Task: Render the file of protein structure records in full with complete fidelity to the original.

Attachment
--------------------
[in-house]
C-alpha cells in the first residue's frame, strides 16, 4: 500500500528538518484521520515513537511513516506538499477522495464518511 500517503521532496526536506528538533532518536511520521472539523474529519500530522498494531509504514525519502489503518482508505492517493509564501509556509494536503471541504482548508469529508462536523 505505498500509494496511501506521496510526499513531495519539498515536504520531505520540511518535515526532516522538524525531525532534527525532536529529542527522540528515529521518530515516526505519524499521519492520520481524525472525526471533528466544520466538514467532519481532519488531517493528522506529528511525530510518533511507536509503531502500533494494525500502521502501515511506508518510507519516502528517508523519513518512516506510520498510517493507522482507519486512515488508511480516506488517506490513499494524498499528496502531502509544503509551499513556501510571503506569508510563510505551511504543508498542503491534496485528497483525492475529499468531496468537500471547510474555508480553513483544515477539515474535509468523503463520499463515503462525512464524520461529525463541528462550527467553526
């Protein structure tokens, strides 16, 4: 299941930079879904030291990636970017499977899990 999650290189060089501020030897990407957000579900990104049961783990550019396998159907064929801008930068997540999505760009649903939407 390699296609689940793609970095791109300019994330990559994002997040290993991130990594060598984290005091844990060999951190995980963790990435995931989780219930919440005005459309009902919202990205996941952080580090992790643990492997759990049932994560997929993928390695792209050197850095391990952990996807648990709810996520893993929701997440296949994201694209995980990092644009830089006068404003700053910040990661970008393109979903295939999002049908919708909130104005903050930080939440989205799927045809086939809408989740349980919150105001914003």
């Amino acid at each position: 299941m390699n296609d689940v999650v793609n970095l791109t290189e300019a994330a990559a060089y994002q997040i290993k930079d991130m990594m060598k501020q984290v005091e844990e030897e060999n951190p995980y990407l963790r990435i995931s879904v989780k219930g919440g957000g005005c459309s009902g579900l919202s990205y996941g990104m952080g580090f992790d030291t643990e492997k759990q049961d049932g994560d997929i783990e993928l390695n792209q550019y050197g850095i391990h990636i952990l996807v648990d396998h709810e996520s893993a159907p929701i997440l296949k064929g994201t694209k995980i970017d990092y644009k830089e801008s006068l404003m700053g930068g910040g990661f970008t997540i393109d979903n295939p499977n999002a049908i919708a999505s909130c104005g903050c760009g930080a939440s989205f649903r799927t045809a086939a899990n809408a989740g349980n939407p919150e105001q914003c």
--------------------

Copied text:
[in-house]
C-alpha cells in the first residue's frame, strides 16, 4: 500500500528538518484521520515513537511513516506538499477522495464518511 500517503521532496526536506528538533532518536511520521472539523474529519500530522498494531509504514525519502489503518482508505492517493509564501509556509494536503471541504482548508469529508462536523 505505498500509494496511501506521496510526499513531495519539498515536504520531505520540511518535515526532516522538524525531525532534527525532536529529542527522540528515529521518530515516526505519524499521519492520520481524525472525526471533528466544520466538514467532519481532519488531517493528522506529528511525530510518533511507536509503531502500533494494525500502521502501515511506508518510507519516502528517508523519513518512516506510520498510517493507522482507519486512515488508511480516506488517506490513499494524498499528496502531502509544503509551499513556501510571503506569508510563510505551511504543508498542503491534496485528497483525492475529499468531496468537500471547510474555508480553513483544515477539515474535509468523503463520499463515503462525512464524520461529525463541528462550527467553526
């Protein structure tokens, strides 16, 4: 299941930079879904030291990636970017499977899990 999650290189060089501020030897990407957000579900990104049961783990550019396998159907064929801008930068997540999505760009649903939407 390699296609689940793609970095791109300019994330990559994002997040290993991130990594060598984290005091844990060999951190995980963790990435995931989780219930919440005005459309009902919202990205996941952080580090992790643990492997759990049932994560997929993928390695792209050197850095391990952990996807648990709810996520893993929701997440296949994201694209995980990092644009830089006068404003700053910040990661970008393109979903295939999002049908919708909130104005903050930080939440989205799927045809086939809408989740349980919150105001914003």
């Amino acid at each position: 299941m390699n296609d689940v999650v793609n970095l791109t290189e300019a994330a990559a060089y994002q997040i290993k930079d991130m990594m060598k501020q984290v005091e844990e030897e060999n951190p995980y990407l963790r990435i995931s879904v989780k219930g919440g957000g005005c459309s009902g579900l919202s990205y996941g990104m952080g580090f992790d030291t643990e492997k759990q049961d049932g994560d997929i783990e993928l390695n792209q550019y050197g850095i391990h990636i952990l996807v648990d396998h709810e996520s893993a159907p929701i997440l296949k064929g994201t694209k995980i970017d990092y644009k830089e801008s006068l404003m700053g930068g910040g990661f970008t997540i393109d979903n295939p499977n999002a049908i919708a999505s909130c104005g903050c760009g930080a939440s989205f649903r799927t045809a086939a899990n809408a989740g349980n939407p919150e105001q914003c």